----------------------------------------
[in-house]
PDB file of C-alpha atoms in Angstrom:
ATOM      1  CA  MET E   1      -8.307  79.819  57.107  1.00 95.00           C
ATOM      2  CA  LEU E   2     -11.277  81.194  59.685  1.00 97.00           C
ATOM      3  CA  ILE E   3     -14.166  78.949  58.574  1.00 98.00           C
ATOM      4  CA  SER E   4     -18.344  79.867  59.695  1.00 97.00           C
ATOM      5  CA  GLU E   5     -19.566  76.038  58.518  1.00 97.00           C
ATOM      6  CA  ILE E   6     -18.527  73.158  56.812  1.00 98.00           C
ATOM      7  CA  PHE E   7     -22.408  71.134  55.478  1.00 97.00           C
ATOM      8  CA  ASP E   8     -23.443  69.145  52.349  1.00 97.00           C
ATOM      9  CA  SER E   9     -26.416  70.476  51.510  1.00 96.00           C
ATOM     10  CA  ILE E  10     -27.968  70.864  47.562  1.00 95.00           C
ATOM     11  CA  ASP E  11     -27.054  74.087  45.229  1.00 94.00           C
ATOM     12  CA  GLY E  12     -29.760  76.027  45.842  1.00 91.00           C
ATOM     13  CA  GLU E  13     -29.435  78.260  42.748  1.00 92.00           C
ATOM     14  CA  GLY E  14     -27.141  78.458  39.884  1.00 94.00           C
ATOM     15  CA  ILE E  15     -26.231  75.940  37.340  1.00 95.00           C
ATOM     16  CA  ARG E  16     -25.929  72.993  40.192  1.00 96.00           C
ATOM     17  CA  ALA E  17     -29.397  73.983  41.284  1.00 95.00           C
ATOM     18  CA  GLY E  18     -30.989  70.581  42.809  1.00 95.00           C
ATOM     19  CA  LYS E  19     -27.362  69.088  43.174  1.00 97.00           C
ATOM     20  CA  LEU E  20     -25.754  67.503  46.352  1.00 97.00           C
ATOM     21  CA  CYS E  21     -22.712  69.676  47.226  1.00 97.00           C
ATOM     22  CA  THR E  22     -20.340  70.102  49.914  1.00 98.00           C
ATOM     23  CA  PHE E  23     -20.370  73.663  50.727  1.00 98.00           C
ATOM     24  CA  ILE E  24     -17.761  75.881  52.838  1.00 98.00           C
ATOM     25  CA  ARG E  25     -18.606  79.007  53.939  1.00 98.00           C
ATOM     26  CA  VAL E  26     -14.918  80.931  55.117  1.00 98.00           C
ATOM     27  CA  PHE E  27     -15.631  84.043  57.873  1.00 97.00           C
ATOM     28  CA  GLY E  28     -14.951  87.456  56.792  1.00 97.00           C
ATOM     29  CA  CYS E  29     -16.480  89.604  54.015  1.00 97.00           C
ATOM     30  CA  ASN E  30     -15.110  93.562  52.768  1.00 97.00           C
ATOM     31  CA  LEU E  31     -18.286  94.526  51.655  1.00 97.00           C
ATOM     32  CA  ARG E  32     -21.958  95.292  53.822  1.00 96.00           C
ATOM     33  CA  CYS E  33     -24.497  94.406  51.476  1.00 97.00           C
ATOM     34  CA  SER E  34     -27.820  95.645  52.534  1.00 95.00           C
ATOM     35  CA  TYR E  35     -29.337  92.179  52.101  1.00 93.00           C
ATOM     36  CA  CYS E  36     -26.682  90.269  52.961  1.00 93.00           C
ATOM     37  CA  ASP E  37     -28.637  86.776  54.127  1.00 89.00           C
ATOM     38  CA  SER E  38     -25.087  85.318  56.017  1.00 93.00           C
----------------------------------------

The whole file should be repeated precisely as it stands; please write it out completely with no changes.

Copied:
[in-house]
PDB file of C-alpha atoms in Angstrom:
ATOM      1  CA  MET E   1      -8.307  79.819  57.107  1.00 95.00           C
ATOM      2  CA  LEU E   2     -11.277  81.194  59.685  1.00 97.00           C
ATOM      3  CA  ILE E   3     -14.166  78.949  58.574  1.00 98.00           C
ATOM      4  CA  SER E   4     -18.344  79.867  59.695  1.00 97.00           C
ATOM      5  CA  GLU E   5     -19.566  76.038  58.518  1.00 97.00           C
ATOM      6  CA  ILE E   6     -18.527  73.158  56.812  1.00 98.00           C
ATOM      7  CA  PHE E   7     -22.408  71.134  55.478  1.00 97.00           C
ATOM      8  CA  ASP E   8     -23.443  69.145  52.349  1.00 97.00           C
ATOM      9  CA  SER E   9     -26.416  70.476  51.510  1.00 96.00           C
ATOM     10  CA  ILE E  10     -27.968  70.864  47.562  1.00 95.00           C
ATOM     11  CA  ASP E  11     -27.054  74.087  45.229  1.00 94.00           C
ATOM     12  CA  GLY E  12     -29.760  76.027  45.842  1.00 91.00           C
ATOM     13  CA  GLU E  13     -29.435  78.260  42.748  1.00 92.00           C
ATOM     14  CA  GLY E  14     -27.141  78.458  39.884  1.00 94.00           C
ATOM     15  CA  ILE E  15     -26.231  75.940  37.340  1.00 95.00           C
ATOM     16  CA  ARG E  16     -25.929  72.993  40.192  1.00 96.00           C
ATOM     17  CA  ALA E  17     -29.397  73.983  41.284  1.00 95.00           C
ATOM     18  CA  GLY E  18     -30.989  70.581  42.809  1.00 95.00           C
ATOM     19  CA  LYS E  19     -27.362  69.088  43.174  1.00 97.00           C
ATOM     20  CA  LEU E  20     -25.754  67.503  46.352  1.00 97.00           C
ATOM     21  CA  CYS E  21     -22.712  69.676  47.226  1.00 97.00           C
ATOM     22  CA  THR E  22     -20.340  70.102  49.914  1.00 98.00           C
ATOM     23  CA  PHE E  23     -20.370  73.663  50.727  1.00 98.00           C
ATOM     24  CA  ILE E  24     -17.761  75.881  52.838  1.00 98.00           C
ATOM     25  CA  ARG E  25     -18.606  79.007  53.939  1.00 98.00           C
ATOM     26  CA  VAL E  26     -14.918  80.931  55.117  1.00 98.00           C
ATOM     27  CA  PHE E  27     -15.631  84.043  57.873  1.00 97.00           C
ATOM     28  CA  GLY E  28     -14.951  87.456  56.792  1.00 97.00           C
ATOM     29  CA  CYS E  29     -16.480  89.604  54.015  1.00 97.00           C
ATOM     30  CA  ASN E  30     -15.110  93.562  52.768  1.00 97.00           C
ATOM     31  CA  LEU E  31     -18.286  94.526  51.655  1.00 97.00           C
ATOM     32  CA  ARG E  32     -21.958  95.292  53.822  1.00 96.00           C
ATOM     33  CA  CYS E  33     -24.497  94.406  51.476  1.00 97.00           C
ATOM     34  CA  SER E  34     -27.820  95.645  52.534  1.00 95.00           C
ATOM     35  CA  TYR E  35     -29.337  92.179  52.101  1.00 93.00           C
ATOM     36  CA  CYS E  36     -26.682  90.269  52.961  1.00 93.00           C
ATOM     37  CA  ASP E  37     -28.637  86.776  54.127  1.00 89.00           C
ATOM     38  CA  SER E  38     -25.087  85.318  56.017  1.00 93.00           C